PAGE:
In order for knowledge to be knowledge, does it have to be true, or in other words, when something that everyone today believes to be true turns out to be wrong next year, was it not knowledge?

Thetraditional account of knowledge is that truth is one of three necessaryconditions for knowledge. The other two are belief and justification. On thisaccount, if X knows that p, then (1) X believes that p, (2) X is justified inbelieving p, and (3) p is true. Thus if a widely held justified beliefturned out to be false, then the belief would not count as knowledge. Of course there is much work to be done inspelling out what we are to understand by belief, justification, and truth. A great deal ofattention to this definition and the question of its adequacy followed EdmundGettier’s paper “Is Justified True Belief Knowledge?” ( Analysis 23 ( 1963): 121-123; available online at )

A person with dementia is gradually losing the capacity to think and problem solve, remember, use language and behave as they once did. However, the person-centred approach to caring for people with dementia asserts that the 'personhood' of each person is present despite this decline in abilities. What is a person in the context of dementia and how do we understand the person who has dementia in philosophical terms?

The person centered approach to psychotherapy is a widelyused methodology. (See, for example, ) In contrast with some other methods, theperson centered approach leverages the patient’s own resources in therapy,rather than relying on the authority of the therapist. As your questionsuggests, this approach may seem problematic for patients with dementia. Suchpatients have diminished cognitive (and possibly affective) resources. To whatextent can such patients with contribute to their own psychotherapy? Clearly this is a matter of degree. As one’sabilities to reason, remember, and use language diminish, any form of therapywill be difficult to carry out. Person centered therapists who work with suchpatients are trained to take such limitations into account. In philosophy there is the synchronic problem of personhood,namely what makes someone a person at a time, and the diachronic problem ofpersonal identity, or what makes someone the same person at two differenttimes. ...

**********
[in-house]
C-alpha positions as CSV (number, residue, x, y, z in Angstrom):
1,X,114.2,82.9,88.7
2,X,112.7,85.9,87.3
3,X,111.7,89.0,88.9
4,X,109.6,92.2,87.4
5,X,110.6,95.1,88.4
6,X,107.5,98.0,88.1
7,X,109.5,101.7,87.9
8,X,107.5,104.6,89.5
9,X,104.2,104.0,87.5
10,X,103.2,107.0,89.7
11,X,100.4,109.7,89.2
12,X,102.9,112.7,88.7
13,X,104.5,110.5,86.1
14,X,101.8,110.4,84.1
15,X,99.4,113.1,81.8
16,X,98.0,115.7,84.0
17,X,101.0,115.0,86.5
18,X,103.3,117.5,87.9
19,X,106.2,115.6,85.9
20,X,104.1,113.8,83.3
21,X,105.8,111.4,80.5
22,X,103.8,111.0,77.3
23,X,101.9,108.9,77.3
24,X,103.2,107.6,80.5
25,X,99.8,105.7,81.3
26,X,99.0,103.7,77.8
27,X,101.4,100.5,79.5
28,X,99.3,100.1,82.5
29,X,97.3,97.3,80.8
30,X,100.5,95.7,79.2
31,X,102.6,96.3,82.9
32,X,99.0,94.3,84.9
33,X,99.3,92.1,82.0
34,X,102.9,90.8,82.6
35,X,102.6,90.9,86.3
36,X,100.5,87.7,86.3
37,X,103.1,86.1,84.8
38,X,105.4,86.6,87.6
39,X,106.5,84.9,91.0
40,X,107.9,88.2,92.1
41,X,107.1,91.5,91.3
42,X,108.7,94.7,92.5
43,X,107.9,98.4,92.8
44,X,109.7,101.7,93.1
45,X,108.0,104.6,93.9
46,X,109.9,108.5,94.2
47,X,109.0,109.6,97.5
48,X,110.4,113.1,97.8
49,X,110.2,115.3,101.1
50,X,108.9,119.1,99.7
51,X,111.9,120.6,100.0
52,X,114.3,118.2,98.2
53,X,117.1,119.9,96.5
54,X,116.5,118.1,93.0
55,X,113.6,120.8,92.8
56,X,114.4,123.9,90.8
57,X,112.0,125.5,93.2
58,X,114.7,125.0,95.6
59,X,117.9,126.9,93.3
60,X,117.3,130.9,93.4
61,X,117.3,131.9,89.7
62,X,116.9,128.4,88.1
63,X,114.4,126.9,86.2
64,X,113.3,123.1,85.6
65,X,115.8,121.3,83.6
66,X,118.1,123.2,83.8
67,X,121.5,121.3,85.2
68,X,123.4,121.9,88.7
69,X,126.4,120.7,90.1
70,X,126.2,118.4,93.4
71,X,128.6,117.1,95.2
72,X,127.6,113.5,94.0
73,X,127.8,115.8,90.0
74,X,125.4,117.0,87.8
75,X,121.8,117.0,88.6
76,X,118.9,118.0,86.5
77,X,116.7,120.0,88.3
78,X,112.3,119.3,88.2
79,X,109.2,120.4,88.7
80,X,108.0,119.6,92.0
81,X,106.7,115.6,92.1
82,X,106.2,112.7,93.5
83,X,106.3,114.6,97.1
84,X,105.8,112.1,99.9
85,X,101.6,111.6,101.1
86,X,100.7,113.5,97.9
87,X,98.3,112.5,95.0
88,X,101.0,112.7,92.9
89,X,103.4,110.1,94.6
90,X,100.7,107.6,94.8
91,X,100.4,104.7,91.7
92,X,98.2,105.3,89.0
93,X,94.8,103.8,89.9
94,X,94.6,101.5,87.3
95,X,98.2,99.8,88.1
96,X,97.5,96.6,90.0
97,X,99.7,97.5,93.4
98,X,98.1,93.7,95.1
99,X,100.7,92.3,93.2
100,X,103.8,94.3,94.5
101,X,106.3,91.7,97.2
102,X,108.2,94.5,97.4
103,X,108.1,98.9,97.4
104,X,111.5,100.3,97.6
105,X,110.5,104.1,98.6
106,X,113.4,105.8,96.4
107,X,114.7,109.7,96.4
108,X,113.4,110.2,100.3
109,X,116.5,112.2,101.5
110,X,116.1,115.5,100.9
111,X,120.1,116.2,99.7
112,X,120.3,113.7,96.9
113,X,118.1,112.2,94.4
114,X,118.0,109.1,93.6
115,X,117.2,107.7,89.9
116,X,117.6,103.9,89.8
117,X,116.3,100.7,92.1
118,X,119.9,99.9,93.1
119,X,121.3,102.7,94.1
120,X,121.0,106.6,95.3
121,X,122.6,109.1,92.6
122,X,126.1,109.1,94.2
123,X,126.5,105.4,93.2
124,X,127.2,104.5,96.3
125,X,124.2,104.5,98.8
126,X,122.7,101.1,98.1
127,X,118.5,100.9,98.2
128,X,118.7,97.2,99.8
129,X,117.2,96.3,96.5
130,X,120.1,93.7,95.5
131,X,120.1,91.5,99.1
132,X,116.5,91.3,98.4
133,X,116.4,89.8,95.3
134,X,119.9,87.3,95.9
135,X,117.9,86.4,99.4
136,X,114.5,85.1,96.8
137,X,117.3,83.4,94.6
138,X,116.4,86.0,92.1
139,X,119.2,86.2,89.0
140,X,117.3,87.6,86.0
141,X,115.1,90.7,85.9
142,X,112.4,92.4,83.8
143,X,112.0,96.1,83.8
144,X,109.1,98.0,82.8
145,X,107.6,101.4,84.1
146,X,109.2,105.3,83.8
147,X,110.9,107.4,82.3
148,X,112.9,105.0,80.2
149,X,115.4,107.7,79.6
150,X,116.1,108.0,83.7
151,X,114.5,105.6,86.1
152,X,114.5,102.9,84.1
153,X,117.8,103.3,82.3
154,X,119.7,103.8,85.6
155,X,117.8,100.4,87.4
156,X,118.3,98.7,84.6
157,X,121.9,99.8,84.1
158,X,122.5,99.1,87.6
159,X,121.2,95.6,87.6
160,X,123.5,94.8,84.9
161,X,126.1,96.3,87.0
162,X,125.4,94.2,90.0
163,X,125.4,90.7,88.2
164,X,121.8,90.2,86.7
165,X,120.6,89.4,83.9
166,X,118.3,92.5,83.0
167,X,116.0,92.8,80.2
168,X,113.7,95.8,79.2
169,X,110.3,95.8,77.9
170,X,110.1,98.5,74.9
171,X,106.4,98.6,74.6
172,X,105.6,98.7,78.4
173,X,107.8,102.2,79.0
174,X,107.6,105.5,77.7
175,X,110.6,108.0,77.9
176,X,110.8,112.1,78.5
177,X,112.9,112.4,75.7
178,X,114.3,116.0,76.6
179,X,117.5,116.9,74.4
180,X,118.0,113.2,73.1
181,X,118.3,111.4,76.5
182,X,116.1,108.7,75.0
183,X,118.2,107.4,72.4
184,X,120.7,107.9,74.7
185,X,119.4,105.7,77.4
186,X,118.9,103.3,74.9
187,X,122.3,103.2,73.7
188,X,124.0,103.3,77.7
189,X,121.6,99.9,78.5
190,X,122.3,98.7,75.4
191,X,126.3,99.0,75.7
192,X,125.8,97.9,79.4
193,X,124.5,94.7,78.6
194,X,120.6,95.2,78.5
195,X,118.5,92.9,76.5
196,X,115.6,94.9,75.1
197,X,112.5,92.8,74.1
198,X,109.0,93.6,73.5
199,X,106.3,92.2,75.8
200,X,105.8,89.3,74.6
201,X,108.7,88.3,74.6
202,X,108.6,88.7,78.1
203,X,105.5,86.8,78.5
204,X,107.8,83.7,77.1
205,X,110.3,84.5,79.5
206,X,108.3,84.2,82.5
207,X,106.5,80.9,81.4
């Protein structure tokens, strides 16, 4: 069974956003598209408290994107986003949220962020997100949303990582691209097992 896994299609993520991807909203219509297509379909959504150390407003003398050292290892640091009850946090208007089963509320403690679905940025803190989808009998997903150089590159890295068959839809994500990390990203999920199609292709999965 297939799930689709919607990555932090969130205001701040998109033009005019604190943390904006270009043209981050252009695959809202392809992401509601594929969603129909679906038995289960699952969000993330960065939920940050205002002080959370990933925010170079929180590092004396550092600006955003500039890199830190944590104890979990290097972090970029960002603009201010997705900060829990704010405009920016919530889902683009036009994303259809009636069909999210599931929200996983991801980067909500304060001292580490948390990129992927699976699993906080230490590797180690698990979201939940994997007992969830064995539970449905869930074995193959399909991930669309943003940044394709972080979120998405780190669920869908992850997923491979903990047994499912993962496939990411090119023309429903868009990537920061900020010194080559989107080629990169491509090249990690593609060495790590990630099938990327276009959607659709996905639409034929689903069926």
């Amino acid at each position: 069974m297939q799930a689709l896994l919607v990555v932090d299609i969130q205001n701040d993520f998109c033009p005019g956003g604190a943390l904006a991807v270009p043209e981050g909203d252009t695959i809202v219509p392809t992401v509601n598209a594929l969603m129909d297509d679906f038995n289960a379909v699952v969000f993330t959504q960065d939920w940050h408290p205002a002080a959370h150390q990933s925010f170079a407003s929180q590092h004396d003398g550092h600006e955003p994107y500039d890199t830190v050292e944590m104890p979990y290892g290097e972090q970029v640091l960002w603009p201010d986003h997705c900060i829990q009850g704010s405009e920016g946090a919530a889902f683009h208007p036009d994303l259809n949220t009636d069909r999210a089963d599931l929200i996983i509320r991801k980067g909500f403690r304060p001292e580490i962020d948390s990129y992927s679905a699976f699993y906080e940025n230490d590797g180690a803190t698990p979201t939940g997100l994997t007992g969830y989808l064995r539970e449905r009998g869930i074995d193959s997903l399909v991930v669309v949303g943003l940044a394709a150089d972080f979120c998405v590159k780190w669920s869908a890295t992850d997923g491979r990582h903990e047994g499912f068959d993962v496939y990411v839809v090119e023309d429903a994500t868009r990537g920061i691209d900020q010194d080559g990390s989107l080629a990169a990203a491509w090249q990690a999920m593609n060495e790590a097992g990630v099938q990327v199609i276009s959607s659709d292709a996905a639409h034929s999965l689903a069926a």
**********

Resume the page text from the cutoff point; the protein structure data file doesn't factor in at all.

Richard Rorty is dead and I think philosophy is poorer for it. But I have found during my undergraduate philosophy studies that most Anglo-American academics are largely hostile towards most of what he has written. Perhaps some one or more members panel can confirm this widespread hostility and articulate the more common reasons behind it.

Richard Rorty had a long career during which his viewsevolved. He influenced a wide range of philosophers grappling with some of thekey directions philosophy was going in the second half of the 20 th century. A student of Wilfrid Sellars, in some of his early work in theepistemology and in the philosophy of mind, Rorty helped articulate the attackon foundationalism in epistemology, and on the idea that mental states areprivate and incorrigible. (See, for example, “Incorrigibility as a Mark of theMental”, Journal of Philosophy , v67,n12, 1970) He influenced the next generation of epistemologists andphilosophers of language, including Michael Williams ( Groundless Belief and UnnaturalDoubts ) and Robert Brandom ( Making itExplicit ). Rorty’s Philosophy and the Mirror of Nature is,in my view, an important work with an historical focus. While sweeping andperhaps somewhat grandiose, Rorty attempts to attack traditional epistemologyby taking it very seriously. There are analyses of key...